Updated: Aug 29
12 August 2023, Katmai to Lake Clark
The wind kept up into the dark hours and beyond, shaking our tents mercilessly with what felt like hurricane force. In addition, spells of rain joined in the fun and games, guaranteeing a night without sleep. (Or if I did catch a few winks, it didn't suffice to rest me.) Finally, with the clock creeping up on 5:30, the wind abated.
I arose at 6:30 to a world still capped with clouds, with those same clouds spitting drizzly sprinkles at us. This time, no bears wandered within our sight, but soon we saw something more exciting: patches of blue sky!
No relaxed, lingering preps today. By 8:00 we got the word that our rides out of the wilderness would arrive at 9:30. After a cold breakfast of granola, we set about breaking down camp, stuffing the sleeping bags, rolling up the pads.
Breaking camp always comes with a tinge of sadness, the knowledge that this magical interlude had ended, and the persistent light drizzle accentuated that feeling. At least the wind had dropped to a level easy to ignore, a level that wouldn't make flying out a challenge.
The planes arrived as promised, the same two that had flown us in.
This time, we had to stage the flight out. As Ashley explained, "Takeoffs take the most energy. Fully loaded planes require a long 'runway' to get enough speed to lift off, and Crosswinds Lake's straightaway would make it tight.
That's why they shuttle us to Mirror Lake, which is longer."
Half of our group and most of the bags boarded the planes, which flew a short distance up the pass to Mirror Lake. After debarking them, they returned for the rest of us. While we waited, Mei explored our immediate area, asking Ashley what those tiny, orange-ish berries were. "Those are cloudberries," she replied. "Probably not quite ripe yet."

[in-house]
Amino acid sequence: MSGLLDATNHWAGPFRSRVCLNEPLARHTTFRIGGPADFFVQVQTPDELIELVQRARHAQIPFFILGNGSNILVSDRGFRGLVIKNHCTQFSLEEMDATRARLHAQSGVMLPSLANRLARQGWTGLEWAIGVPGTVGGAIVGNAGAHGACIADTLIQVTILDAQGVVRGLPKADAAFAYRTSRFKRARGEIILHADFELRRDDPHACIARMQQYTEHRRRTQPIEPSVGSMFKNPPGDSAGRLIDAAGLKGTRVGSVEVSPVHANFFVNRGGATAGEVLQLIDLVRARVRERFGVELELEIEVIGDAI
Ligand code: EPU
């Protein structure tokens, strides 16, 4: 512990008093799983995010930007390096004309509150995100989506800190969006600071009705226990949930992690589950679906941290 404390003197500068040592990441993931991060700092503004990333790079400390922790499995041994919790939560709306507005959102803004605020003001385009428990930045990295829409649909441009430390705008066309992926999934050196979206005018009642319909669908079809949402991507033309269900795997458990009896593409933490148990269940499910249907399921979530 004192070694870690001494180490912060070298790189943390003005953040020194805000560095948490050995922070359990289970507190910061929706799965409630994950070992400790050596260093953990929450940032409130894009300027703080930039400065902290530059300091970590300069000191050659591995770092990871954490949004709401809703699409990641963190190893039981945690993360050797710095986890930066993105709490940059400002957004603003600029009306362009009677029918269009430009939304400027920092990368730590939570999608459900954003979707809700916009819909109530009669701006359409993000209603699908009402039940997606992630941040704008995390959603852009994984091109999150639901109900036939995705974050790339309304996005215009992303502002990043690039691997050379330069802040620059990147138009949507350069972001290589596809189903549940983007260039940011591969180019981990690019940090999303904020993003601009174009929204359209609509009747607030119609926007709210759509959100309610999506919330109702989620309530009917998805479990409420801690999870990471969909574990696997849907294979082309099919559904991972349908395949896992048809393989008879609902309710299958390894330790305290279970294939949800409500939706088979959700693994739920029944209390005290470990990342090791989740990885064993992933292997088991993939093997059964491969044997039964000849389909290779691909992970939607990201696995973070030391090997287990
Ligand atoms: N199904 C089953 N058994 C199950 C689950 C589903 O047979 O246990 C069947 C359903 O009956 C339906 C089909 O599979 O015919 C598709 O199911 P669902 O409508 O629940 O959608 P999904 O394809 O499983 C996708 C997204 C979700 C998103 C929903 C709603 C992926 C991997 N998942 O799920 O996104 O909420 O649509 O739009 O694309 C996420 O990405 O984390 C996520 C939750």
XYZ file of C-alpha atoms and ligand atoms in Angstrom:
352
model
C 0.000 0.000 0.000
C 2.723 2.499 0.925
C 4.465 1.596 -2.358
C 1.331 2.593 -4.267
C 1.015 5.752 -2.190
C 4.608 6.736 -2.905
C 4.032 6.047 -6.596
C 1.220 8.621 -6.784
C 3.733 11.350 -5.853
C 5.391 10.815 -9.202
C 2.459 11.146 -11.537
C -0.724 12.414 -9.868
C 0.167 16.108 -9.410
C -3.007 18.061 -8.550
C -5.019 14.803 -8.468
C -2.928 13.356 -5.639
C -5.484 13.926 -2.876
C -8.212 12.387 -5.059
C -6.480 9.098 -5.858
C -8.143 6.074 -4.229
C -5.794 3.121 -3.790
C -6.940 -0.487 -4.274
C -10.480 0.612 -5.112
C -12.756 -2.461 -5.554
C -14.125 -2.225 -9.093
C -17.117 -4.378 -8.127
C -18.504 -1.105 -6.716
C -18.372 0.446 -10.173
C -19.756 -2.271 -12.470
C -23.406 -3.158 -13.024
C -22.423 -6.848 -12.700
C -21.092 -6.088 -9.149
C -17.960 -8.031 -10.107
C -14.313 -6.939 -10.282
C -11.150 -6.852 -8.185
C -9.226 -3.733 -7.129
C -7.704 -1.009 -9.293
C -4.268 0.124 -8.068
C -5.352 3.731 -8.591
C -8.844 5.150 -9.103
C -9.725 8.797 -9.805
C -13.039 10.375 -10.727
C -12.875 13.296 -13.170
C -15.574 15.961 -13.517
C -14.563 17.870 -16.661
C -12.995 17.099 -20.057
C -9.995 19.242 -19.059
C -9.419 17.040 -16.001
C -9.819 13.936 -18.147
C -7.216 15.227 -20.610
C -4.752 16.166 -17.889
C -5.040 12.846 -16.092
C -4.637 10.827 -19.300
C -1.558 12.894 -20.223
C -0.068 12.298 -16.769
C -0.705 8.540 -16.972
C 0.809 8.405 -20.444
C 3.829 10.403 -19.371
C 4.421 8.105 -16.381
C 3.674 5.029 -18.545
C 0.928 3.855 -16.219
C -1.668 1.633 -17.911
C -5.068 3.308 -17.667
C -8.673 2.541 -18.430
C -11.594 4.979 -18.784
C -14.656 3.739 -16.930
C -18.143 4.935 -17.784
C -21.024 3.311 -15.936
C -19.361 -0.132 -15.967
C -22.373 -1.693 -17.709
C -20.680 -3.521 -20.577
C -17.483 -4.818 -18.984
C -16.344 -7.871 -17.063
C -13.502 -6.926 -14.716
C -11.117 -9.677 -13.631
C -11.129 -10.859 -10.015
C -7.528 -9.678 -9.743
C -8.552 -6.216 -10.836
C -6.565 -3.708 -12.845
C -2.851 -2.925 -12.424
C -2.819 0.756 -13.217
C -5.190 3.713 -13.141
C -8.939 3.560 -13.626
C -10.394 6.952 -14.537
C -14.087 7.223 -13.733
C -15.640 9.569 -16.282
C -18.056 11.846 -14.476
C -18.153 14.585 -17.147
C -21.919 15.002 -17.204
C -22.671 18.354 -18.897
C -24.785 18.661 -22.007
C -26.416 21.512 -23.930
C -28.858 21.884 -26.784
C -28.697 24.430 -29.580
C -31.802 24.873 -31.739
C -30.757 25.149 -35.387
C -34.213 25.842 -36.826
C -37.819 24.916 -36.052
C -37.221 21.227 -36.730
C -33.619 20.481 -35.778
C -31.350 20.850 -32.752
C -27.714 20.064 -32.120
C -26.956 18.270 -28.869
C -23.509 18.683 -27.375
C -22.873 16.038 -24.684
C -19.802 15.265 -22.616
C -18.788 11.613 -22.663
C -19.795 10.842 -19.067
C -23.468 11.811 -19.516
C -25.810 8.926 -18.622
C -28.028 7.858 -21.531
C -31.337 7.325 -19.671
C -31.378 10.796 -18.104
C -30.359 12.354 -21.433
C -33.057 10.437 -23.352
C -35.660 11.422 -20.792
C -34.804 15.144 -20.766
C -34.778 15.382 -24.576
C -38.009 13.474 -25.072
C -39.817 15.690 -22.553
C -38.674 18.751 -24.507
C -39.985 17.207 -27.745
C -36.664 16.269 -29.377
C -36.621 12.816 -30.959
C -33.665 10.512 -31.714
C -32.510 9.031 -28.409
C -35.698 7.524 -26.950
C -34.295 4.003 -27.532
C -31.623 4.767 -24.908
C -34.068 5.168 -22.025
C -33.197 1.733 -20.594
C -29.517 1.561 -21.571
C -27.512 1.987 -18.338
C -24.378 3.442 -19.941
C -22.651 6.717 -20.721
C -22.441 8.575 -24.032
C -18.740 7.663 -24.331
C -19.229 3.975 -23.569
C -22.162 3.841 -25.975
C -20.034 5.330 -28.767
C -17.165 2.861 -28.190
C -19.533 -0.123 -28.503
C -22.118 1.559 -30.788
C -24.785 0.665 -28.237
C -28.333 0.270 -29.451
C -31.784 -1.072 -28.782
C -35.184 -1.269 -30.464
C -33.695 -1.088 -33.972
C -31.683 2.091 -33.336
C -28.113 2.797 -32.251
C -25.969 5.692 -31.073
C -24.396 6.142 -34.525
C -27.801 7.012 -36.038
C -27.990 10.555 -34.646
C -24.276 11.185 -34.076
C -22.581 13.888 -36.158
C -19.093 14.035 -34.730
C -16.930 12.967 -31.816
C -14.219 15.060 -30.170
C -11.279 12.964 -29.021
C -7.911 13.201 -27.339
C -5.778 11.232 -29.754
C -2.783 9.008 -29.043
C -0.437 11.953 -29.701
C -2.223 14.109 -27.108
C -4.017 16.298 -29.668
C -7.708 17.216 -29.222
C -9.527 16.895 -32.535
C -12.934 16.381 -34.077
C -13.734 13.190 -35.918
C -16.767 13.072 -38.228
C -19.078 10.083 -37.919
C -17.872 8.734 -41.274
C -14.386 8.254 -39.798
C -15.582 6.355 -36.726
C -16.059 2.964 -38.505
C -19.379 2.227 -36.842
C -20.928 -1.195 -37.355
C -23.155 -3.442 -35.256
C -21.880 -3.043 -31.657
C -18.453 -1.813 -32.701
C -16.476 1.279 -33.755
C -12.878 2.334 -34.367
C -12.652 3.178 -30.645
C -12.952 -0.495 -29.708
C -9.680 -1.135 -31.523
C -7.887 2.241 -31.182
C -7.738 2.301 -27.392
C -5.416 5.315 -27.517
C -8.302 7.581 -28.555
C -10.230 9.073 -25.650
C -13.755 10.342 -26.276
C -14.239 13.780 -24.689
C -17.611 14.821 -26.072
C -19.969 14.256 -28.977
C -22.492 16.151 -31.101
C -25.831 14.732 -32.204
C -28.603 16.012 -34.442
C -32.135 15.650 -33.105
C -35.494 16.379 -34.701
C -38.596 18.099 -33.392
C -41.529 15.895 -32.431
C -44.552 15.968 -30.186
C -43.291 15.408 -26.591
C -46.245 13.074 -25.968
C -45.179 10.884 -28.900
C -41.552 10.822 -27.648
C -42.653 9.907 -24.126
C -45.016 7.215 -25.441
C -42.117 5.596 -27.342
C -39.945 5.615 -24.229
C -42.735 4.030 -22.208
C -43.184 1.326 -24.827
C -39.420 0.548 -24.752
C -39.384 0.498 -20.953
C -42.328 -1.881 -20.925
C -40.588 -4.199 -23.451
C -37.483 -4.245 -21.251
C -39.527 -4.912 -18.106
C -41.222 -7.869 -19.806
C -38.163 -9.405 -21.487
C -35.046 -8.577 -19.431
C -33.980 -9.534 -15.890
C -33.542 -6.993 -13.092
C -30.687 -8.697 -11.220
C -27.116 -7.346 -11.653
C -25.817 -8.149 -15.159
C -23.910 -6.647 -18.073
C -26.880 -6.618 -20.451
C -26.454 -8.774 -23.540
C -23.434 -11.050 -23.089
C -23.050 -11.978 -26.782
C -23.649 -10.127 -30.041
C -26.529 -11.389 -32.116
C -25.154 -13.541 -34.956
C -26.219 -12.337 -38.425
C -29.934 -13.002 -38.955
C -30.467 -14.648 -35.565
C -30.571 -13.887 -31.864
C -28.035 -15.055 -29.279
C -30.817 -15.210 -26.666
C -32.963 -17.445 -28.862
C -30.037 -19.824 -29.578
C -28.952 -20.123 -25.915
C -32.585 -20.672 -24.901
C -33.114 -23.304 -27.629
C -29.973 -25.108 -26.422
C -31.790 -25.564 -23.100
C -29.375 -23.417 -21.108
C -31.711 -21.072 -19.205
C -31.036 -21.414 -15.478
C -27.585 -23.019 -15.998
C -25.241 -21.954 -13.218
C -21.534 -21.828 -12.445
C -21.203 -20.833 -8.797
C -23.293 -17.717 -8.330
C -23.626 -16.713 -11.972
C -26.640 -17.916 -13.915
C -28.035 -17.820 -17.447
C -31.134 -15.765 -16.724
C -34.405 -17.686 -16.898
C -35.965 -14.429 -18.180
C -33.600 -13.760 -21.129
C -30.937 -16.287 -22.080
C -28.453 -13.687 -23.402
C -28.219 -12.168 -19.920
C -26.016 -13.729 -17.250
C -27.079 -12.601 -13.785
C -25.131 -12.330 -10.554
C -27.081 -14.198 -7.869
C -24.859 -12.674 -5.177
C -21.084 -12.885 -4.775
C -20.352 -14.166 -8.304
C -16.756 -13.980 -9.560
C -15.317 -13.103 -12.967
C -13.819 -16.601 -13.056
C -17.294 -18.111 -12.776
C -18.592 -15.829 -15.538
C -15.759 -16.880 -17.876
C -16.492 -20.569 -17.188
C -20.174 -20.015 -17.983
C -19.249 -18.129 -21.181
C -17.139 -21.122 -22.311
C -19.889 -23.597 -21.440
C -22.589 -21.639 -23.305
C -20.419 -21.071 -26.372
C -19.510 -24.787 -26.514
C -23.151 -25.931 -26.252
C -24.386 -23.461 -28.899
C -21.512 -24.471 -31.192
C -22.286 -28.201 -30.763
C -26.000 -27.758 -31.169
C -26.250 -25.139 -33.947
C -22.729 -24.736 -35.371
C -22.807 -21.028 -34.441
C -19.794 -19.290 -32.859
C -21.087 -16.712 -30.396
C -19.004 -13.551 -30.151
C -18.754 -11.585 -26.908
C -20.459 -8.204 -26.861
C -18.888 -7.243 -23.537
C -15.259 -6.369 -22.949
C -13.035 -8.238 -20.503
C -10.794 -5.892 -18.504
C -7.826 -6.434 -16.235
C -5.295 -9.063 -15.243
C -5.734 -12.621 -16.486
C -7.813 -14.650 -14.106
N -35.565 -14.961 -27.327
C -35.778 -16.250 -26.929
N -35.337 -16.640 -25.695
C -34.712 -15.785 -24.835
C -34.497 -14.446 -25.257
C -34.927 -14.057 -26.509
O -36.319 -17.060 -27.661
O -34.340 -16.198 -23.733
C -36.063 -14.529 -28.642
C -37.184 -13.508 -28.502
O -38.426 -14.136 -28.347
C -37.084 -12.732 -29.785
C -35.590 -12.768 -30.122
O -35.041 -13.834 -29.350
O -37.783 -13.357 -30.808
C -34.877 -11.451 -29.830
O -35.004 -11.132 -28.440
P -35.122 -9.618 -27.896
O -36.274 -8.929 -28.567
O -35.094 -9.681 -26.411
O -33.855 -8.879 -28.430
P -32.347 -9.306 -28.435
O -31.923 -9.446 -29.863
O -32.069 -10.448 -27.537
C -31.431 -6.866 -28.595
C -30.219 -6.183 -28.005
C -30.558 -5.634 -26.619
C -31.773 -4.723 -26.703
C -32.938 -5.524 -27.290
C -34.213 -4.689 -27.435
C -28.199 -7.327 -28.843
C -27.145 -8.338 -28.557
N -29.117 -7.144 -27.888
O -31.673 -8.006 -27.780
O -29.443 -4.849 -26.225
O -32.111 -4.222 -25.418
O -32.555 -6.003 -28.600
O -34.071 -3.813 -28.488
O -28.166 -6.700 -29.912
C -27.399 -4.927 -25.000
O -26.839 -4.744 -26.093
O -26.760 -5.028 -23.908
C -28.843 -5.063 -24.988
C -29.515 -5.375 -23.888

Interesting. "How can you tell if they're ripe?" I asked.
Ashley leaned over and gently tugged on one. "That one's not ready." She tried another one, which easily came free. "If they're easy to pick, they're ripe," she told me, handing me the berry.
I tried it, then found a couple more ripe ones. They were too small to impart much flavor, but I did detect a slight tang to them. Maybe I'll pick up a little naturalist skill while I'm out here.
In 20 minutes, the planes had returned one more time. Time to say goodbye!
This time I scored the co-pilot seat, getting the up-front view for the return. The light drizzle-come-mist continued, and the tiny droplets were pushed back along the curved cockpit windshield by the airspeed. A select few of the droplets found a seam in the window gasket or a gap in the door frame, breaking through into the cockpit, where they peppered my face.
At Mirror Lake we re-boarded our other people and packs and took off again. Quickly we gained altitude while heading north.
As soon as we crested the pass, a new world spread out before us: the massive surface of Lake Iliamna. Its bays, islands, and shoreline stretched across our field of vision. This time, though, we got the eye candy we'd missed three days ago.
The cloud ceiling had raised, exposing a string of peaks in front of us. Even better - no more raindrops on the windshield (or my face)!
Iliamna ranks as the second-largest lake entirely within the U.S., behind only Lake Michigan. We crossed it at a high elevation, marveling at the beauty. On the far side, we gained more elevation, climbing next to precipitous slopes cloaked in green.
On the far side of the second pass, I made out the waters Lake Clark. I worried about getting cramps in my shutter-release finger as the scenery kept unfolding.
The descent into Port Alsworth and Lake Clark showed off the montane landscape we had missed on our earlier flights. Once we landed,
the lodge staff quickly grabbed our gear bags from the planes and delivered them to our cabins. Minutes later, they delivered the laptop bag I had stored from our earlier flight. Let me get this rain gear and base layers off so I can enjoy the comfortable temperatures here!
Our guides quickly assembled an impromptu lunch, salami and tapenade on mini pitas. Afterwards they freed us to wander about and enjoy the environs.